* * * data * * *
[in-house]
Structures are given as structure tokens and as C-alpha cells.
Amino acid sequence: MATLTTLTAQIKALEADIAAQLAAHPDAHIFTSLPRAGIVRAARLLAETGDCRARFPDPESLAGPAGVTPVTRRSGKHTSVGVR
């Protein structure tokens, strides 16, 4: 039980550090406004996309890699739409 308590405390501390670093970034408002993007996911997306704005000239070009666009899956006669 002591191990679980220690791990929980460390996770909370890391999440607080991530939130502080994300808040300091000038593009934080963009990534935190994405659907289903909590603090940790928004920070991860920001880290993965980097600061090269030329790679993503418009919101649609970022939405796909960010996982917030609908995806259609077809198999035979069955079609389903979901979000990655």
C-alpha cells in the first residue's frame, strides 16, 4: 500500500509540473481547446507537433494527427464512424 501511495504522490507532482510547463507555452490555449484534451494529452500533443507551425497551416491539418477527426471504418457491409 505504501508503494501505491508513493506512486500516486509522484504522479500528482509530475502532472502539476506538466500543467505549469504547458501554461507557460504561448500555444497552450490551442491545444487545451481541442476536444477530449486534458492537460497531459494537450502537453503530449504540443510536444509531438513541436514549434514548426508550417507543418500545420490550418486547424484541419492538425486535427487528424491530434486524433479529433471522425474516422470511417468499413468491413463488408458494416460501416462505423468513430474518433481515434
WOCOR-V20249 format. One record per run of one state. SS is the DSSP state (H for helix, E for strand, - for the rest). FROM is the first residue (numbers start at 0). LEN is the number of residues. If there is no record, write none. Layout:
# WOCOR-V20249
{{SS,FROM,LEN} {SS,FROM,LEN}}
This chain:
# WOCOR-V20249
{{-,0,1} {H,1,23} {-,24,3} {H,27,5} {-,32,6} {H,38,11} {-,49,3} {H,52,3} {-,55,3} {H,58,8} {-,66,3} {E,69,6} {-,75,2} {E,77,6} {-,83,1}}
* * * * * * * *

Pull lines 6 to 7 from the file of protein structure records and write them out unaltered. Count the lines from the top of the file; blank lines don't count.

WOCOR-V20249 format. One record per run of one state. SS is the DSSP state (H for helix, E for strand, - for the rest). FROM is the first residue (numbers start at 0). LEN is the number of residues. If there is no record, write none. Layout:
# WOCOR-V20249